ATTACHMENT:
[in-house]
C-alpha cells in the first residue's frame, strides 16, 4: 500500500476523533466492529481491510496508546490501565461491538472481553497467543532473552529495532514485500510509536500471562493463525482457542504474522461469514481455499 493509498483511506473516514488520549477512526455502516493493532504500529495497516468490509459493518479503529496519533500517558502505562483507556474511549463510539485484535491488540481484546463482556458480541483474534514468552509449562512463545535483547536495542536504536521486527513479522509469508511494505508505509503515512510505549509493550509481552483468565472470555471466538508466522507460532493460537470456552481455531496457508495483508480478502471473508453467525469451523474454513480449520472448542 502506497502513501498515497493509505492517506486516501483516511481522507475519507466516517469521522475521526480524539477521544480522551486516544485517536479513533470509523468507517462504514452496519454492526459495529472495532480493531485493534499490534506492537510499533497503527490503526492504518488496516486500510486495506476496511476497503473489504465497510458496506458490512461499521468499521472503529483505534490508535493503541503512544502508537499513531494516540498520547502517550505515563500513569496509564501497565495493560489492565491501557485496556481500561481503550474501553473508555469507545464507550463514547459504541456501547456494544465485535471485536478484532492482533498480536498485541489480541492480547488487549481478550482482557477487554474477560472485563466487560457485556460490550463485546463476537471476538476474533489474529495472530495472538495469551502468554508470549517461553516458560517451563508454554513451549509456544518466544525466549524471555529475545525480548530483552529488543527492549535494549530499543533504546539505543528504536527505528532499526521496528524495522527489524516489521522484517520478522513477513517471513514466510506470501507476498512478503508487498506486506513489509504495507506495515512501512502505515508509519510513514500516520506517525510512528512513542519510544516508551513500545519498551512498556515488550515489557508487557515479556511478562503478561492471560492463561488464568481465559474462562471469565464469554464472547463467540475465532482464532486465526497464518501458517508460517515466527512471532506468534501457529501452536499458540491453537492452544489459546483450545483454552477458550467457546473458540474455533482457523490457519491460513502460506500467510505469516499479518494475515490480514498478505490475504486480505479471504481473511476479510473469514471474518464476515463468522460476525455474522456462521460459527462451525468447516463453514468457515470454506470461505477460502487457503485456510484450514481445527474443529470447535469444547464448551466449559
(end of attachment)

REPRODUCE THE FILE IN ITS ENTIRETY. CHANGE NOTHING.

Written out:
[in-house]
C-alpha cells in the first residue's frame, strides 16, 4: 500500500476523533466492529481491510496508546490501565461491538472481553497467543532473552529495532514485500510509536500471562493463525482457542504474522461469514481455499 493509498483511506473516514488520549477512526455502516493493532504500529495497516468490509459493518479503529496519533500517558502505562483507556474511549463510539485484535491488540481484546463482556458480541483474534514468552509449562512463545535483547536495542536504536521486527513479522509469508511494505508505509503515512510505549509493550509481552483468565472470555471466538508466522507460532493460537470456552481455531496457508495483508480478502471473508453467525469451523474454513480449520472448542 502506497502513501498515497493509505492517506486516501483516511481522507475519507466516517469521522475521526480524539477521544480522551486516544485517536479513533470509523468507517462504514452496519454492526459495529472495532480493531485493534499490534506492537510499533497503527490503526492504518488496516486500510486495506476496511476497503473489504465497510458496506458490512461499521468499521472503529483505534490508535493503541503512544502508537499513531494516540498520547502517550505515563500513569496509564501497565495493560489492565491501557485496556481500561481503550474501553473508555469507545464507550463514547459504541456501547456494544465485535471485536478484532492482533498480536498485541489480541492480547488487549481478550482482557477487554474477560472485563466487560457485556460490550463485546463476537471476538476474533489474529495472530495472538495469551502468554508470549517461553516458560517451563508454554513451549509456544518466544525466549524471555529475545525480548530483552529488543527492549535494549530499543533504546539505543528504536527505528532499526521496528524495522527489524516489521522484517520478522513477513517471513514466510506470501507476498512478503508487498506486506513489509504495507506495515512501512502505515508509519510513514500516520506517525510512528512513542519510544516508551513500545519498551512498556515488550515489557508487557515479556511478562503478561492471560492463561488464568481465559474462562471469565464469554464472547463467540475465532482464532486465526497464518501458517508460517515466527512471532506468534501457529501452536499458540491453537492452544489459546483450545483454552477458550467457546473458540474455533482457523490457519491460513502460506500467510505469516499479518494475515490480514498478505490475504486480505479471504481473511476479510473469514471474518464476515463468522460476525455474522456462521460459527462451525468447516463453514468457515470454506470461505477460502487457503485456510484450514481445527474443529470447535469444547464448551466449559